Here it should be noted that although mentoring is often considered to be mainly for students with low performance and limited opportunities, it is useful for gifted and mainstream students as well, providing them with opportunities to develop job and communication skills, practice decision making, and learn more about subjects that they are not so inclined to. Here the strengths of the student are recognized to build on them to further improve the weaker areas. One can combat the weak areas utilizing the strengths.

School-based mentoring programs

offer students the following possible new avenues for :

exploring educational and career paths,

stronger incentives for staying in school, and

increased confidence in their ability to succeed.

What are the challenges we face today?

The challenges we face today are that:

Caring, supportive adults tend to have less time to spend with the youth

We have large school admissions and dwindling resources. Thus teachers are unable to provide individual attention and support to each student.

With the breakup of the joint family and nuclear family, single and working parents have less time to spend with their children as they struggle to meet the time demands of work and family.

This decrease in adult involvement results in low achievers and lowered career aspirations. This is where mentoring programmes come in to increase student success.

Types of mentoring

Natural mentoring develops through relationships that form independently between students and teachers, older friends, relatives, or coaches. This may occur when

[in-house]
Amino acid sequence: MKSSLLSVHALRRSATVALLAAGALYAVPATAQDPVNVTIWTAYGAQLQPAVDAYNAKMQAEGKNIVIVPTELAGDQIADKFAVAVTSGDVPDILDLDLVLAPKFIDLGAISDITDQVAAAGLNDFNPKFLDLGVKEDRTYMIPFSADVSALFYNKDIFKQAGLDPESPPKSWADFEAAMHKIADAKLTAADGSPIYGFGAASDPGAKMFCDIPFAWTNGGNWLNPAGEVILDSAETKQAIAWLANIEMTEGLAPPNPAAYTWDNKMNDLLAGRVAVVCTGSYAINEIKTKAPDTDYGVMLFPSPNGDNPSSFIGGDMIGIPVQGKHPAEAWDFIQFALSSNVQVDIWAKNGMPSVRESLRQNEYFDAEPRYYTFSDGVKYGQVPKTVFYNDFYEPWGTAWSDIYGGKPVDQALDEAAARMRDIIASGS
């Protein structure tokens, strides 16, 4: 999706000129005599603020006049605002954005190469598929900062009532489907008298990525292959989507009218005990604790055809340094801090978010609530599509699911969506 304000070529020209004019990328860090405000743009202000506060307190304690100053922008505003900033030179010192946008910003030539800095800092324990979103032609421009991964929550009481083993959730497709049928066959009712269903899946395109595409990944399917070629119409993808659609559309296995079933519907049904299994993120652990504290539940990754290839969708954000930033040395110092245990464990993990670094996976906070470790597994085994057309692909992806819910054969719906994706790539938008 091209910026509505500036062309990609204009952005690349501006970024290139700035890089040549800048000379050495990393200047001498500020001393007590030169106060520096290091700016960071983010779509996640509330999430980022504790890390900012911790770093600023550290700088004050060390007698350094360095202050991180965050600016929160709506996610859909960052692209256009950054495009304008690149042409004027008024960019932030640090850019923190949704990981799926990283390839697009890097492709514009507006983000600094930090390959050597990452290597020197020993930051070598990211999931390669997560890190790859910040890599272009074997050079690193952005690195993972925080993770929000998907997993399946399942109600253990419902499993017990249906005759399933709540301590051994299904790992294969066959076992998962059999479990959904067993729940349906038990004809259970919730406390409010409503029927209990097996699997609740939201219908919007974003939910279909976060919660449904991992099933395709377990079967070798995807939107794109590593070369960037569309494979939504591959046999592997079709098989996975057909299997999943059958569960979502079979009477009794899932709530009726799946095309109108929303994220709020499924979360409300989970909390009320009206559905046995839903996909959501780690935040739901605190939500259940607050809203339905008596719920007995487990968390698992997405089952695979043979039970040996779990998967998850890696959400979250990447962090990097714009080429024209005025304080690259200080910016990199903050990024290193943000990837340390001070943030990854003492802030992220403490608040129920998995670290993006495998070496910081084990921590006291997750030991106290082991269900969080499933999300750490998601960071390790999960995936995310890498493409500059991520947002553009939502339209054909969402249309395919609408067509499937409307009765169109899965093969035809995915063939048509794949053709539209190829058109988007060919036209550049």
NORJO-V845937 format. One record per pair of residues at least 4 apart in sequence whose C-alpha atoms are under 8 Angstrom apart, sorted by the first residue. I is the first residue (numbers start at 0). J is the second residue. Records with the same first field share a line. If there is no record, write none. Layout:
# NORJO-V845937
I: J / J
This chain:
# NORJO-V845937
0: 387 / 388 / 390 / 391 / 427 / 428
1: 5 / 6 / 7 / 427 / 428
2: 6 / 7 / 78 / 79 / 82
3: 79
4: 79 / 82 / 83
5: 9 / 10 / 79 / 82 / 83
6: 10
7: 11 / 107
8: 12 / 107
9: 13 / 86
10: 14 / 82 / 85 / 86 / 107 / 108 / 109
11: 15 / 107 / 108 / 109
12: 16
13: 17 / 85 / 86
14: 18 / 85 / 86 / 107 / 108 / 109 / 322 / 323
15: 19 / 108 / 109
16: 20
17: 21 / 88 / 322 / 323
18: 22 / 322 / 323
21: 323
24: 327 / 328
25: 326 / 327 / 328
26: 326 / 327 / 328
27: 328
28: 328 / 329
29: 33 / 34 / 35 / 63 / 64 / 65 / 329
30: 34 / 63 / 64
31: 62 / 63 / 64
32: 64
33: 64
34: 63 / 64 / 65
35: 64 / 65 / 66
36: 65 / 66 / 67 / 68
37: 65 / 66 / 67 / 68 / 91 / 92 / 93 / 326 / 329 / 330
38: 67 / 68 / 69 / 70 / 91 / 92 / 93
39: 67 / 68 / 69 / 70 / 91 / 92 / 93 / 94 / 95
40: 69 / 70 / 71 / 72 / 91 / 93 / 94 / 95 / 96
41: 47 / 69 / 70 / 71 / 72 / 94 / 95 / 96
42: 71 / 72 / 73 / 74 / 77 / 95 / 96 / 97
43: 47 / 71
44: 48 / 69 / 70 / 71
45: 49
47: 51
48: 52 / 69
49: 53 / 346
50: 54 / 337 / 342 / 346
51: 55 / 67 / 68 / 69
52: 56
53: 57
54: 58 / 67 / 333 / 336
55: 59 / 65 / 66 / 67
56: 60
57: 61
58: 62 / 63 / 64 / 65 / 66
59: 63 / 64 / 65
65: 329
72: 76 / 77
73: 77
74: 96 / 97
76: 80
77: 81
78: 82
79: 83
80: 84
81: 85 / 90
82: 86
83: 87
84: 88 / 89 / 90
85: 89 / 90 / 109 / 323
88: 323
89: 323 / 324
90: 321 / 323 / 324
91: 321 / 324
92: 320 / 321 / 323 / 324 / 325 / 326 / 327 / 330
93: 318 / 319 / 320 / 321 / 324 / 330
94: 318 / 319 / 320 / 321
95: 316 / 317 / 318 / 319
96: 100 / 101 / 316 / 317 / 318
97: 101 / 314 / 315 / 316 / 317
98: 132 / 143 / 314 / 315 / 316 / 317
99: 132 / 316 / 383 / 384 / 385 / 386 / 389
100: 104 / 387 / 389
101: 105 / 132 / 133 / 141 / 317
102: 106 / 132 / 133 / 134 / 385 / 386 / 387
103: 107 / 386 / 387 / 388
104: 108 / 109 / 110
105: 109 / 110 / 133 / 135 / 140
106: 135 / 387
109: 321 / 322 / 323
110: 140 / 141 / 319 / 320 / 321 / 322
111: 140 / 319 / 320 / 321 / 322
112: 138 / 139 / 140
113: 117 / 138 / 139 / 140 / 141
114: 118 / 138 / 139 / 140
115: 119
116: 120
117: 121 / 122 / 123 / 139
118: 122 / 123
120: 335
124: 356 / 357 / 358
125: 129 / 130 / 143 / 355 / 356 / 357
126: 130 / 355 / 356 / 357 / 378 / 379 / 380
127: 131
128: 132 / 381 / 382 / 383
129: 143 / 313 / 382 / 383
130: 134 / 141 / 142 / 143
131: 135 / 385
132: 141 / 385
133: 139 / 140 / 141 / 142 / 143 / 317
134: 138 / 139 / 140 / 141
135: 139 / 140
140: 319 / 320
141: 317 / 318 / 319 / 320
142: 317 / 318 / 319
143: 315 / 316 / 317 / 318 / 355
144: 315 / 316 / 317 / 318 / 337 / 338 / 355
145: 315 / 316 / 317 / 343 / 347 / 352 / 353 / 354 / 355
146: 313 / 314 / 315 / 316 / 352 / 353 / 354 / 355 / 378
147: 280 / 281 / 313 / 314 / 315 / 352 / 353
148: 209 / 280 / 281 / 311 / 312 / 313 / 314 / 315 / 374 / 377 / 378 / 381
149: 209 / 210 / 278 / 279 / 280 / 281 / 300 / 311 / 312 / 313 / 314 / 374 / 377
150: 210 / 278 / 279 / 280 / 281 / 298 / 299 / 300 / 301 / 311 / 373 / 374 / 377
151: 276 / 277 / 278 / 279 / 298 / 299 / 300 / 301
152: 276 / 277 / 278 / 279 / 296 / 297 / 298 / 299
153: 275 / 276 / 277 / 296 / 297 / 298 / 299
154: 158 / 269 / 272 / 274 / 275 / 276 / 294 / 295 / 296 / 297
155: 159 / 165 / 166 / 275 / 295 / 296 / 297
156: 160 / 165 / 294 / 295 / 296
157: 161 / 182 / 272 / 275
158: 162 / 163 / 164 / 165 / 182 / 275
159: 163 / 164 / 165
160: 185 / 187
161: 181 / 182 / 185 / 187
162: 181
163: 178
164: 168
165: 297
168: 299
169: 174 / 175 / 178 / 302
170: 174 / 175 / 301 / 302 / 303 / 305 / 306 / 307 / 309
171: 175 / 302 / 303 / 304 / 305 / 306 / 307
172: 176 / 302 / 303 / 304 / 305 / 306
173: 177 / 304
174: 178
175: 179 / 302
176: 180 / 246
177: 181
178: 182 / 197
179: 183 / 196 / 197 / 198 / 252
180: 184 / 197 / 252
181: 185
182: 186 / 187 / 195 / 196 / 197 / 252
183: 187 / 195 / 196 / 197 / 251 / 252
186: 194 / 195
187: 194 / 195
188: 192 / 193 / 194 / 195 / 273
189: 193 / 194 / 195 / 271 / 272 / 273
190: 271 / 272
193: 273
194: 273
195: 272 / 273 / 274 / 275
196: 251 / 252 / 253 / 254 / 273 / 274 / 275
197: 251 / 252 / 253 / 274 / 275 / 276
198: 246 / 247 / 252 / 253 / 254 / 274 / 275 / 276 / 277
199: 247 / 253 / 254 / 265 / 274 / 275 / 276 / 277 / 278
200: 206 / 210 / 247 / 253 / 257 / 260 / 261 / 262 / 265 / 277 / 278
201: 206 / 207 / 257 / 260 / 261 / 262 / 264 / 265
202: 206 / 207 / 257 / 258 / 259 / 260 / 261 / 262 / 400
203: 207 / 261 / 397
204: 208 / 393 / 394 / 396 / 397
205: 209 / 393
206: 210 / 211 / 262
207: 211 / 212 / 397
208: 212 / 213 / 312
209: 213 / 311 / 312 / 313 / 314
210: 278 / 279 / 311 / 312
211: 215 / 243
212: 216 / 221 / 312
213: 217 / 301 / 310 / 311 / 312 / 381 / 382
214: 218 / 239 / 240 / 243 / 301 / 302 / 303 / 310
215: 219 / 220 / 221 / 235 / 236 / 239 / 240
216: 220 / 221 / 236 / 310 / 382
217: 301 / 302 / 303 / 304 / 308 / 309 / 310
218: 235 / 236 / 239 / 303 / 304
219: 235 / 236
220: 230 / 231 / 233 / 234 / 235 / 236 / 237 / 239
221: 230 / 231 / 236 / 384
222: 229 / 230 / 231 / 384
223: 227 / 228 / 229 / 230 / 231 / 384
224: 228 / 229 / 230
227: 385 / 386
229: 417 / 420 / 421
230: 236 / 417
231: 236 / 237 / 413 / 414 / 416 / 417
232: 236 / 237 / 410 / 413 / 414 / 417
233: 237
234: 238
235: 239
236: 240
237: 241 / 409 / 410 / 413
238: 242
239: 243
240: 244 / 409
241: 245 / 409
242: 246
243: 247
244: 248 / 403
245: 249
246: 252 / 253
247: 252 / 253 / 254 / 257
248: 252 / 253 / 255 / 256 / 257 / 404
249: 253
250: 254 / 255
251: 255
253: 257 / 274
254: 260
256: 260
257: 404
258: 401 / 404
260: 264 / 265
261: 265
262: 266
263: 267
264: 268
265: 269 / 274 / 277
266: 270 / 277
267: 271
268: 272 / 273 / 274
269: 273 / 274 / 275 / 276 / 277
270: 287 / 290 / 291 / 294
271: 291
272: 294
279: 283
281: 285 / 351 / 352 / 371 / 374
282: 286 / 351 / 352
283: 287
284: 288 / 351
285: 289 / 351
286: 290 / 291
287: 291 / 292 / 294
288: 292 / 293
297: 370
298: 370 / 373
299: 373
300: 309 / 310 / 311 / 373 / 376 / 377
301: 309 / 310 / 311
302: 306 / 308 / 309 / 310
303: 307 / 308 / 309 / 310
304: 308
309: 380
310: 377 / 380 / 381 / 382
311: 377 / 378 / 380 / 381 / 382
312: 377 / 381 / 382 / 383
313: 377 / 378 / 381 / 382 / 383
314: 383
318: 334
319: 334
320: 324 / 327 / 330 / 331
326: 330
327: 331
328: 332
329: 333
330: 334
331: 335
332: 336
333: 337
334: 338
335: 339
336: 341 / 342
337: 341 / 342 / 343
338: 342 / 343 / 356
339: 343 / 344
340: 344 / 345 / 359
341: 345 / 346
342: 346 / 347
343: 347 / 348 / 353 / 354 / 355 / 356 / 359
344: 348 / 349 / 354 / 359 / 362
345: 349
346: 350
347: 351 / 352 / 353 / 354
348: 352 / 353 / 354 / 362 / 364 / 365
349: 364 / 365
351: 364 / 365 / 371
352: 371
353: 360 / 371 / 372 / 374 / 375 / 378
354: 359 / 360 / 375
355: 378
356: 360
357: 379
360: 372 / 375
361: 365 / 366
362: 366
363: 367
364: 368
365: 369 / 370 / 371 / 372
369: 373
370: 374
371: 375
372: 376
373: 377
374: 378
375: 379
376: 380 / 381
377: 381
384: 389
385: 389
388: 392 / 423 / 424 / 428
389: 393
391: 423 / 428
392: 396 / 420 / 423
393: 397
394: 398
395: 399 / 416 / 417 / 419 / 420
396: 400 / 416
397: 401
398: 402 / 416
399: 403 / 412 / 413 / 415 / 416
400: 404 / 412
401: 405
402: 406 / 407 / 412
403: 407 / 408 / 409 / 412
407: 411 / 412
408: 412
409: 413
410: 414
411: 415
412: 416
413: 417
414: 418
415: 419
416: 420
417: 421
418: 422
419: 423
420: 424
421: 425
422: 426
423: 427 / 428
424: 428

The student has gone through a bad phase and is fortunate to relate to someone at that stage or the student forms in his mind the image of a role model. He substitutes the absent figure with a person that fills in this void. This mentorship happens in the day to day lessons learnt by mentee from mentor.

Planned mentoring are relationships in which the mentee is matched with a mentor through a structured program with specific objectives and goals in mind. Planned mentoring works well having the parent, psychologist and mentor work in tandem with the student.

Mentoring normally serves the following broad purposes:

Educational or academic mentoring

Career mentoring

Life skills mentoring

Educational or academic mentoring focuses on improving students' overall academic achievement.

This programme will focus on specific school-related goals, such as

raising students' grades, improving attendance, or curbing dropout rates.

The mentors do not concentrate only on tutoring or doing homework with their mentees but includes

Greater efficacy in Oral presentations

Greater efficacy in Written presentations

Finding means of self study skills

planning realistic goals

developing right study skills, and

preparing schedules on

how to study

how to recapitulate

how to do final revision